Was the Africa Growth and Opportunity Act a poisoned chalice from the United States of America? It appeared so after the US allowed a petition that could see Tanzania, Uganda and Rwanda lose their unlimited opening to its market.
This follows the US Trade Representative assenting last week to an appeal by Secondary Materials and Recycled Textiles Association, a used clothes lobby, for a review of the three countries’ duty-free, quota-free access to the country for their resolve to ban importation of used clothes.
The US just happens to be the biggest source of used clothes sold in the world. Some of the clothes are recycled in countries like Canada and Thailand before being shipped to markets mostly in the developing world.
In East Africa, up to $125 million is spent on used clothes annually, a fifth of them imported directly from the US and the bulk from trans-shippers including Canada, India, the UAE, Pakistan, Honduras and Mexico.
The East Africa imports account for 22 per cent of used clothes sold in Africa. Suspending the three countries from the 2000 trade affirmation would leave them short of $230 million in foreign exchange that they earn from exports to the US.
That would worsen the trade balance, which is already $80 million in favour of the US. In trade disputes, numbers do not tell the whole story. Agoa now appears to have been caught up in the nationalism sweeping across the developed world and Trumponomics.
US lobbies have been pushing for tough conditions to be imposed since it was enacted, including the third country rule of origin which would require that apparel exports be made from local fabric.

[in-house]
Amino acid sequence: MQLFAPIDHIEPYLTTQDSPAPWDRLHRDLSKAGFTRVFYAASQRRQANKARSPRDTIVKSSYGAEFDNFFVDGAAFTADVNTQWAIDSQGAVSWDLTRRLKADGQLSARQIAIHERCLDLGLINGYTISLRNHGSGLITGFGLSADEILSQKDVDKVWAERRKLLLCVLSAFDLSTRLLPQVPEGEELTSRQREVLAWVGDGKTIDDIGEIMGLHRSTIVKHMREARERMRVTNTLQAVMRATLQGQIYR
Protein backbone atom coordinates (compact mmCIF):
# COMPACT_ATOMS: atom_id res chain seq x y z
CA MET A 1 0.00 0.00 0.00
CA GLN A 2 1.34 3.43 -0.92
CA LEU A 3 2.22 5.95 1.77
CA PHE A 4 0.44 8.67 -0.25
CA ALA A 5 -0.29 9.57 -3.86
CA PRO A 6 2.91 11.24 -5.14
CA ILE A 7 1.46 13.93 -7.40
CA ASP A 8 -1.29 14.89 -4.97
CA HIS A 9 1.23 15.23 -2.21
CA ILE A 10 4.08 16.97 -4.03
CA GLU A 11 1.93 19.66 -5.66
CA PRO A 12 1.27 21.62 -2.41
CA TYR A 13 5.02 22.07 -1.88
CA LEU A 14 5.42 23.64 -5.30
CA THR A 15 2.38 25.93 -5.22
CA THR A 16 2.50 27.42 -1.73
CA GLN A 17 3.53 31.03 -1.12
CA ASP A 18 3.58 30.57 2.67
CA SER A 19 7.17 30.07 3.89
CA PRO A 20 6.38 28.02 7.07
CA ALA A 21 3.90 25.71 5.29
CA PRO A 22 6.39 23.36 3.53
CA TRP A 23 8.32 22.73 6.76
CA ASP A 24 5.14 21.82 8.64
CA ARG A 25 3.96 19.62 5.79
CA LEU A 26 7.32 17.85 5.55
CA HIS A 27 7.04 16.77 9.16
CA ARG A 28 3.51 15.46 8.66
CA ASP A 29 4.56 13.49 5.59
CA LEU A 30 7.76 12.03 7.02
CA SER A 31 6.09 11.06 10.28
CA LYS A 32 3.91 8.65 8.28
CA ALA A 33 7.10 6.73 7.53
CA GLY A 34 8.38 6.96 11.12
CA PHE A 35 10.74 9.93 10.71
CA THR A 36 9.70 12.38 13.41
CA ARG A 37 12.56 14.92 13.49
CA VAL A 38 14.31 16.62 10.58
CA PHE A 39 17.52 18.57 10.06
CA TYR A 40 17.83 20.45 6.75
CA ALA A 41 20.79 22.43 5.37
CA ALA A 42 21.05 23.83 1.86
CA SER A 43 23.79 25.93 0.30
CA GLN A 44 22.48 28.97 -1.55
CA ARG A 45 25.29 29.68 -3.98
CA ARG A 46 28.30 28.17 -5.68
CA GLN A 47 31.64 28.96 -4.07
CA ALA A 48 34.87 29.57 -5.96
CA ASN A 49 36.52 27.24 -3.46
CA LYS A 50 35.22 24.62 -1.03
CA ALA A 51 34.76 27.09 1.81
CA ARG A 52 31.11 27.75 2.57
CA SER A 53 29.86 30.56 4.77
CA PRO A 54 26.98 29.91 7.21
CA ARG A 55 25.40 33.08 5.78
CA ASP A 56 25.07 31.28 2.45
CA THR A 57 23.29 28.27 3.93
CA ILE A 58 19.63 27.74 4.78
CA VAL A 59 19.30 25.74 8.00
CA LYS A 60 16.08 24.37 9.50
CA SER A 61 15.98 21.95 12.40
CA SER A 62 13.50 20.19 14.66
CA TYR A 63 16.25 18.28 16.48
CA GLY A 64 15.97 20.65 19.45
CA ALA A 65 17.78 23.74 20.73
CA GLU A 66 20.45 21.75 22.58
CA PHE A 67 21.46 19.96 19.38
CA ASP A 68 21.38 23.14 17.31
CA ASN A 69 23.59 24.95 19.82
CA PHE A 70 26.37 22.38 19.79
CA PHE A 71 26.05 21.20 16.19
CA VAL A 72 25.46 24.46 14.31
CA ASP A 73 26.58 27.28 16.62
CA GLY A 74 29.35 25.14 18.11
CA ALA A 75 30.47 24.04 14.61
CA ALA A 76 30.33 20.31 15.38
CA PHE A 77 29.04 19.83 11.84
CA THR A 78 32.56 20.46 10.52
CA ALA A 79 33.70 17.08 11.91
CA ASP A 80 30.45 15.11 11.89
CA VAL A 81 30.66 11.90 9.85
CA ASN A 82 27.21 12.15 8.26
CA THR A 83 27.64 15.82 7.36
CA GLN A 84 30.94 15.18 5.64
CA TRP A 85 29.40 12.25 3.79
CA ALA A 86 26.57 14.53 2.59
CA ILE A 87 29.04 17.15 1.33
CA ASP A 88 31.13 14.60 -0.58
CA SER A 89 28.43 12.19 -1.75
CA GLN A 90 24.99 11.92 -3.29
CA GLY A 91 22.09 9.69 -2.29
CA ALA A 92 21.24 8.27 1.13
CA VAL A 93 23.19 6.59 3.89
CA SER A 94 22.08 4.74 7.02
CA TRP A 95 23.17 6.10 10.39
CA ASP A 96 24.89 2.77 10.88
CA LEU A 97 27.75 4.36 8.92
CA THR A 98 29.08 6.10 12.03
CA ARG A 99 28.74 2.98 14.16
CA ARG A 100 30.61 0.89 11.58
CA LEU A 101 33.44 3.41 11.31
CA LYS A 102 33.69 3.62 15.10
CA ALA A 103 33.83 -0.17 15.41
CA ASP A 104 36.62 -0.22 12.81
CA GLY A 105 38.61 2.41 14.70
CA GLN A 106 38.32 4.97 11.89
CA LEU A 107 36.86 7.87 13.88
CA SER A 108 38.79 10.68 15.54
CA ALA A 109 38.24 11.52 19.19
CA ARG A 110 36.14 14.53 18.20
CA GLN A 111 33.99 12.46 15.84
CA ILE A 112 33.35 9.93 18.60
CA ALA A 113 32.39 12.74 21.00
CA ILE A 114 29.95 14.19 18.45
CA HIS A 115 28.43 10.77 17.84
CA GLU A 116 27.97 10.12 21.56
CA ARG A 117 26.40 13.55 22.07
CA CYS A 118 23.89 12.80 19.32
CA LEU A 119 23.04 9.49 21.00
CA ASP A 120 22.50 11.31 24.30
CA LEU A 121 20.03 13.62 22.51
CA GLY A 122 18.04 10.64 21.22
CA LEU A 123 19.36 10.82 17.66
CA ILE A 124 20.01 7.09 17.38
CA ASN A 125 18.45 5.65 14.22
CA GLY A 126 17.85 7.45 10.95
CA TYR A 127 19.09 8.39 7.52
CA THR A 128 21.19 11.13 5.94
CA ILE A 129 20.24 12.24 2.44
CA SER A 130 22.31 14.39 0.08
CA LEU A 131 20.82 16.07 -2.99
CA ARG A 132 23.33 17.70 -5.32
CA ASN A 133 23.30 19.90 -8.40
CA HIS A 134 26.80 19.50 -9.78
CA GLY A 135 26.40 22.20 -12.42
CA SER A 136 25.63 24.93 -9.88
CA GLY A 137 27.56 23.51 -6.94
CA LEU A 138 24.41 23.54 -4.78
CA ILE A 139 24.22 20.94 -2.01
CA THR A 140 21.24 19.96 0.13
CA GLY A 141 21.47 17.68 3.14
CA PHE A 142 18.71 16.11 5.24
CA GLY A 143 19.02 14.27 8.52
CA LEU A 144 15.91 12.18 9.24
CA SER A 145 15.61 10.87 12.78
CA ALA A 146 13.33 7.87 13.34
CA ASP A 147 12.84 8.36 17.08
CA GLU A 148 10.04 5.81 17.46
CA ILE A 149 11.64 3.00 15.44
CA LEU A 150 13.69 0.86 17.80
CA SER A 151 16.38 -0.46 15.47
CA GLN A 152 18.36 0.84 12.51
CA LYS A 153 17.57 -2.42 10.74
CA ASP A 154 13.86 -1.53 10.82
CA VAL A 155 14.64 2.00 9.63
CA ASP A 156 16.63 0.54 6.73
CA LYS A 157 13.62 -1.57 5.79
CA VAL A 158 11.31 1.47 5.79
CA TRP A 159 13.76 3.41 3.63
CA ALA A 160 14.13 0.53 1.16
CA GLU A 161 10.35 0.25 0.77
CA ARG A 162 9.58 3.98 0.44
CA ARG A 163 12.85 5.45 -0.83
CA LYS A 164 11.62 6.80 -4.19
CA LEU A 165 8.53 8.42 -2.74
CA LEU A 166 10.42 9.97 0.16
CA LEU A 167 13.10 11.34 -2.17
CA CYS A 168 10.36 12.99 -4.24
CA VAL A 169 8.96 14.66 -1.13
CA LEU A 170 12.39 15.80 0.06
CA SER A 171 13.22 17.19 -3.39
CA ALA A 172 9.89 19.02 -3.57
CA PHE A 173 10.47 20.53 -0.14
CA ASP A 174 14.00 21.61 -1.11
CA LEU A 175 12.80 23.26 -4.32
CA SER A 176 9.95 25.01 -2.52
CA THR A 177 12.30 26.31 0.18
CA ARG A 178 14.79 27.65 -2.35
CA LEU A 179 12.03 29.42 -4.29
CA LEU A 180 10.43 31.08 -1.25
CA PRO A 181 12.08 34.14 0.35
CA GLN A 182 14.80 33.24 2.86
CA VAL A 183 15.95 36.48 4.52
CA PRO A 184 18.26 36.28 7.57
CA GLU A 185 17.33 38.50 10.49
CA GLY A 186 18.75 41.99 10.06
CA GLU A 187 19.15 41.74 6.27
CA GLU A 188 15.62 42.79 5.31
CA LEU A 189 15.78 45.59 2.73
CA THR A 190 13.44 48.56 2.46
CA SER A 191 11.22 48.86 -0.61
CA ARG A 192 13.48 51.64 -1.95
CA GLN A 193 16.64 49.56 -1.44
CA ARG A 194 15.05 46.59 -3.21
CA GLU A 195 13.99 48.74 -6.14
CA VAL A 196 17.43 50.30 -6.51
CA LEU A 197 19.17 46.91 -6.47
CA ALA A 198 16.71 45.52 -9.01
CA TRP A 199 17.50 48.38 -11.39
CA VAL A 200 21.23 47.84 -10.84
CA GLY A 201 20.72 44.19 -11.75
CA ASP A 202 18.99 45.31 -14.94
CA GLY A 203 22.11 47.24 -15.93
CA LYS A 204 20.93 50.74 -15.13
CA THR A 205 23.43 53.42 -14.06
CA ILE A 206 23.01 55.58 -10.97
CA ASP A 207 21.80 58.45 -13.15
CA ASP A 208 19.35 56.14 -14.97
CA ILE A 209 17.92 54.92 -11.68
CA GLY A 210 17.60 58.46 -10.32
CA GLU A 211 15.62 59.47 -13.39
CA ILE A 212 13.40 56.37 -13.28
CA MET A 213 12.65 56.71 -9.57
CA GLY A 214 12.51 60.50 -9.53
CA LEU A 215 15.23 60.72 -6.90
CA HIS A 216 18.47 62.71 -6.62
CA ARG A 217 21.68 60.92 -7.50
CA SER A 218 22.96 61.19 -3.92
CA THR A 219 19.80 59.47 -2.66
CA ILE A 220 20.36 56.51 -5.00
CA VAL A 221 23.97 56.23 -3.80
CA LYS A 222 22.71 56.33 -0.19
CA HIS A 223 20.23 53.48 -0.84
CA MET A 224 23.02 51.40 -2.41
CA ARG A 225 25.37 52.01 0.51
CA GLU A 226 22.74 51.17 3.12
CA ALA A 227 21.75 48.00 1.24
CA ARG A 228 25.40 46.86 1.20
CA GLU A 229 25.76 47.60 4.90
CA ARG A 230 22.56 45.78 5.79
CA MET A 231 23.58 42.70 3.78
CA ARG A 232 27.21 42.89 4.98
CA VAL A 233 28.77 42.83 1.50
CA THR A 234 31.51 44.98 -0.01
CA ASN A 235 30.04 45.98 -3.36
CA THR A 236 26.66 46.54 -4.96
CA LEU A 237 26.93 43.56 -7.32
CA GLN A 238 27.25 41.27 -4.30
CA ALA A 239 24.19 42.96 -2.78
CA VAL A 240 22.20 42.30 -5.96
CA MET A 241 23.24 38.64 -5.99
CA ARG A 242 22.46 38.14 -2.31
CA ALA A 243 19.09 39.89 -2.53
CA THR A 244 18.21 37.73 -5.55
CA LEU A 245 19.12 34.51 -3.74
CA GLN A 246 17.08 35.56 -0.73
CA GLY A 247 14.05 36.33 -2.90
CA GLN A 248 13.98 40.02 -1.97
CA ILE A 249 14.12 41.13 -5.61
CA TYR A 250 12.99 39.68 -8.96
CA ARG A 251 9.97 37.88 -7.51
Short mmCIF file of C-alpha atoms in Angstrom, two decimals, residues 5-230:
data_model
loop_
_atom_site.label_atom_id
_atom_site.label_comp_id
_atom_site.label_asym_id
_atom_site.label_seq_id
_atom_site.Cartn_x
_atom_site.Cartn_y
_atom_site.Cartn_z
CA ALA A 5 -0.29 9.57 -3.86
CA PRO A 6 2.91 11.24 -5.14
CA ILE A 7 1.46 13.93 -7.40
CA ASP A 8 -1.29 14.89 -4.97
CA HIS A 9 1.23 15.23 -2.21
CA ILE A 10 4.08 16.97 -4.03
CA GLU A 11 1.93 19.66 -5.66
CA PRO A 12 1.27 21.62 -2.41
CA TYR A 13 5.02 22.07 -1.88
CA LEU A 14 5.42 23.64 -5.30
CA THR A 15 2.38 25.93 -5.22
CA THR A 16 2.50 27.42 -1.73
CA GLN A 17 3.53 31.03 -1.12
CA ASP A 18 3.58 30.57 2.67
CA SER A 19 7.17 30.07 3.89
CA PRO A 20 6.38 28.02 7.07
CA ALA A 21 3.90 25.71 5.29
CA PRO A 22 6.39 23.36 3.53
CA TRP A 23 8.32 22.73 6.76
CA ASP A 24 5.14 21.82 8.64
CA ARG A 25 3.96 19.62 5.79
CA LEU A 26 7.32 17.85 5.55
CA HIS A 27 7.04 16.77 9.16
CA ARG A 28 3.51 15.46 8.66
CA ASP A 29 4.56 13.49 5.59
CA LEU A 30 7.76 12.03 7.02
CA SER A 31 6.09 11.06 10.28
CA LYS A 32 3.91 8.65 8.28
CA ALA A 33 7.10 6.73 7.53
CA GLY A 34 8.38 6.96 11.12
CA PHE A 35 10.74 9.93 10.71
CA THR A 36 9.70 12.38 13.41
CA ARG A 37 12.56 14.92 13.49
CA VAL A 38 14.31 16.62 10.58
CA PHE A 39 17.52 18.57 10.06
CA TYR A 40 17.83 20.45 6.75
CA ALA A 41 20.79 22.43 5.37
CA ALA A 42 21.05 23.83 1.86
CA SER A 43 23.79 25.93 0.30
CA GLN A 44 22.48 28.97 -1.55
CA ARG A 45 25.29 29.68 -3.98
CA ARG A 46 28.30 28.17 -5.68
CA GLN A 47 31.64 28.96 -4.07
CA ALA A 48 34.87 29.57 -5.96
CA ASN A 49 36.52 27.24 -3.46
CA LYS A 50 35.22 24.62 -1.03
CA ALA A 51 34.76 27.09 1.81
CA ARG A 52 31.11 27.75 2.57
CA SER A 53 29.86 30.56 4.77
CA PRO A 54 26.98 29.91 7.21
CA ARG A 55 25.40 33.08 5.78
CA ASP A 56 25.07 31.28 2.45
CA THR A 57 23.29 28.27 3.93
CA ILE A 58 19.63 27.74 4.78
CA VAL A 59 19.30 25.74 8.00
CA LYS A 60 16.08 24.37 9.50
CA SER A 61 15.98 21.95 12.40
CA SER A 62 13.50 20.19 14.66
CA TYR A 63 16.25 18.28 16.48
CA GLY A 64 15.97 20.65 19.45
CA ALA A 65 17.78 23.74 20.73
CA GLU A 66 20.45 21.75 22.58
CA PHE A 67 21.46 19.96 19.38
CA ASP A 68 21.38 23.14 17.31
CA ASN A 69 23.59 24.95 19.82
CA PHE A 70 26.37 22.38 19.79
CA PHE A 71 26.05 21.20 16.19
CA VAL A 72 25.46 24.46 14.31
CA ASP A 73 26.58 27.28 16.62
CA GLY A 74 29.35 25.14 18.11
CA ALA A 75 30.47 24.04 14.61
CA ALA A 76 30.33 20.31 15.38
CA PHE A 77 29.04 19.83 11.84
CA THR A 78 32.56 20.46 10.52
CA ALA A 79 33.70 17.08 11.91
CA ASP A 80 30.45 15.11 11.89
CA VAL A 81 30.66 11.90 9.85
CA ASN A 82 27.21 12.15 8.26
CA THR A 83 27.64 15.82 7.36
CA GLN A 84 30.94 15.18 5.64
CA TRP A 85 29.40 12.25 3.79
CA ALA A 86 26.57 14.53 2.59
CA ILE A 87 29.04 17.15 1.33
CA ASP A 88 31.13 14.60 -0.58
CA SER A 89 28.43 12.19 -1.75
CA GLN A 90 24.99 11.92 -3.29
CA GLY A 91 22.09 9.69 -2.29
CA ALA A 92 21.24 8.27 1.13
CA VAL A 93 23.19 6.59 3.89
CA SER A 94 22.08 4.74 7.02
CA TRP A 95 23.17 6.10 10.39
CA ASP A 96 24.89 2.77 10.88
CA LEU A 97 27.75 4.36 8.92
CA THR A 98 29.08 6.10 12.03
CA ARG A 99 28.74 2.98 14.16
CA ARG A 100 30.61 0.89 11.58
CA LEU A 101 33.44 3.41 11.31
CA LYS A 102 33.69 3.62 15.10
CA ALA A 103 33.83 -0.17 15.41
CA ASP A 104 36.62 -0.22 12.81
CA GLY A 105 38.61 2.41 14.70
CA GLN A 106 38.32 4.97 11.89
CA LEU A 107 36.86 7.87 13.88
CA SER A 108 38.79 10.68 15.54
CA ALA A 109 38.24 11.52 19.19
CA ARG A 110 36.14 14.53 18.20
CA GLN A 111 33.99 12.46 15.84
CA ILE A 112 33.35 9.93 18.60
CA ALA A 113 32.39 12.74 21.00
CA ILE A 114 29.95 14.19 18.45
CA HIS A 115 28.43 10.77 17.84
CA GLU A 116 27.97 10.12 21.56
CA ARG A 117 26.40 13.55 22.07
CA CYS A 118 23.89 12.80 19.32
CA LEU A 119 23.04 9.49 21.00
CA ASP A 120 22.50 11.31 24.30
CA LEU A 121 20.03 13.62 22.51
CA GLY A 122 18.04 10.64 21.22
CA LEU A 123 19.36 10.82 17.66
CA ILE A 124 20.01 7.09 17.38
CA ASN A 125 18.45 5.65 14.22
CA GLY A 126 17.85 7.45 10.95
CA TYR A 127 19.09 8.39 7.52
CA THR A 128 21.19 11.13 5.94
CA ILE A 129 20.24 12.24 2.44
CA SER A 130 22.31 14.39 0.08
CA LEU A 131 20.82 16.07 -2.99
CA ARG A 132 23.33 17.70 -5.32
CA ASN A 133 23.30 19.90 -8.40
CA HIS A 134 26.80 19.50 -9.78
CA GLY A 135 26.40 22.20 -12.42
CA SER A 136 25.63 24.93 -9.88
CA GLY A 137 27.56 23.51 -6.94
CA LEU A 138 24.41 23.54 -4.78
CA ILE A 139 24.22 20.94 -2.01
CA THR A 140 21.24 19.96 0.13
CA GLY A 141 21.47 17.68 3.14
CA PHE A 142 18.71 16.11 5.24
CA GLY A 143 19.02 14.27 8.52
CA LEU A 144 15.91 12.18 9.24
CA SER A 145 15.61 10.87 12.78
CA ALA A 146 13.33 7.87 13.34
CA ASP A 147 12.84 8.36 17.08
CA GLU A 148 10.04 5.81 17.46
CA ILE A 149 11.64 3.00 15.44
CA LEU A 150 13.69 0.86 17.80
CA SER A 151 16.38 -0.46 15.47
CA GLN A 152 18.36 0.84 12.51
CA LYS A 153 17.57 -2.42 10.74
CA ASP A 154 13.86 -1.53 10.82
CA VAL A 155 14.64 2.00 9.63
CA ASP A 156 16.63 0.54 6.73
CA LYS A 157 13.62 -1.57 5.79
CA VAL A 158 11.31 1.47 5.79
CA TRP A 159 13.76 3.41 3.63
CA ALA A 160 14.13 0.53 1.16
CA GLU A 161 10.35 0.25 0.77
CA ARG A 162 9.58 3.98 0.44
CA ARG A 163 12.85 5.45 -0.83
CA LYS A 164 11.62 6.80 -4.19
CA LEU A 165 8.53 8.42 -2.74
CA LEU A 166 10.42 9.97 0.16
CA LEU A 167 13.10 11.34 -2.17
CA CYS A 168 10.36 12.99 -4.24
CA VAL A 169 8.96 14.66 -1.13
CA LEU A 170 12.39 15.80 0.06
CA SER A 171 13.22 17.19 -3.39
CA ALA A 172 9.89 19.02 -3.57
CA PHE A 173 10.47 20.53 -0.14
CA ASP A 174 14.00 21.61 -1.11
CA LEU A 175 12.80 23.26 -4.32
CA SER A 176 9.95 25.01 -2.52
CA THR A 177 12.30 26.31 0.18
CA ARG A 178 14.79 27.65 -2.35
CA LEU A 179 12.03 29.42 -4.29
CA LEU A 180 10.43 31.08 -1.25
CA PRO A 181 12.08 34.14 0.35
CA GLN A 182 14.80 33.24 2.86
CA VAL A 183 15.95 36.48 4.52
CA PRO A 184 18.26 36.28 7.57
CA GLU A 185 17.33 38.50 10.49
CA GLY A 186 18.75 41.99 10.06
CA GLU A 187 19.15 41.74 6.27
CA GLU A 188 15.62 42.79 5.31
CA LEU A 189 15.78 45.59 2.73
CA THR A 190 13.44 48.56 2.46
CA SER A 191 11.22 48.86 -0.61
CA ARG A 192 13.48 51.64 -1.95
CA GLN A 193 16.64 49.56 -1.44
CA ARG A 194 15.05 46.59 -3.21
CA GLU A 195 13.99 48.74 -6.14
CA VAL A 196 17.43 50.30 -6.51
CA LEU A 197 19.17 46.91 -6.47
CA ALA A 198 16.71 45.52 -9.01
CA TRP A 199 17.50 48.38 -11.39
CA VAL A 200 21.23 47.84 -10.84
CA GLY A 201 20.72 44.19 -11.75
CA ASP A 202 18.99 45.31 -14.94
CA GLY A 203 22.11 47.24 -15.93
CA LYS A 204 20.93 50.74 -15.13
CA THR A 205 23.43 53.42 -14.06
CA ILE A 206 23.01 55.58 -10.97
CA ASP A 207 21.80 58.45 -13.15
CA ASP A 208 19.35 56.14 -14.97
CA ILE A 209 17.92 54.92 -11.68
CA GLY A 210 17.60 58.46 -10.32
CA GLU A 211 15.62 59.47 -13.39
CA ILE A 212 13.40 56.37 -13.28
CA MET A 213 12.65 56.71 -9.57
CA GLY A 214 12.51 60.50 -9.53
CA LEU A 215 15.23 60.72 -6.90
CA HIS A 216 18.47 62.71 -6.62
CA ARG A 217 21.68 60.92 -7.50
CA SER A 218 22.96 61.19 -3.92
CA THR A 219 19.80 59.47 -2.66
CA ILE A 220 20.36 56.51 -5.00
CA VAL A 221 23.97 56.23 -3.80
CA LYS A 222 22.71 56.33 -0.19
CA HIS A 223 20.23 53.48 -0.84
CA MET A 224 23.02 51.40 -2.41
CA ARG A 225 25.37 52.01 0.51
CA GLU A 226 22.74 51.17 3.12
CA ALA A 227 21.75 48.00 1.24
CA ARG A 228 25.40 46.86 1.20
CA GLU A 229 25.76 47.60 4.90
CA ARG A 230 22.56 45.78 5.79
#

The rule, targeted at curbing China’s indirect benefits from Agoa through fabric sales, comes up for a legislative review in 2025, making it prudent for African countries to prepare for the worst. Whether that comes through a ban or phasing out of secondhand clothing (the wording that saved Kenya from being listed for a review) is immaterial.
What is imperative is that African countries have to be resolute in promoting domestic industries. In textiles and leather, for instance, that effort should include on-farm incentives for increasing cotton, hides and skins output, concessions for investments in value-adding plants like ginneries and tanneries and market outlets for local textile and shoe companies.
The world over, domestic markets provide the initial motivation for production before investors venture farther afield. Import bans come in handy when faced with such low costs of production in other countries that heavy taxation still leaves those products cheaper than those of competitors in the receiving countries.
The US has also been opposed to heavy taxation of used clothes, which buyers say are of better quality and more durable. For Kenya to be kept out of the review, it had to agree to reduce taxes on used apparel.
These factors have left Agoa beneficiaries in a no-win situation: Damned if you ban, damned if you do not. With their backs to the wall, beneficiaries like Tanzania, Uganda and Rwanda have to think long term in choosing their industrial policies and calling the US bluff.
Beneficiaries must speak with one voice to effectively guard against trade conditions that over time hamper domestic industrial growth.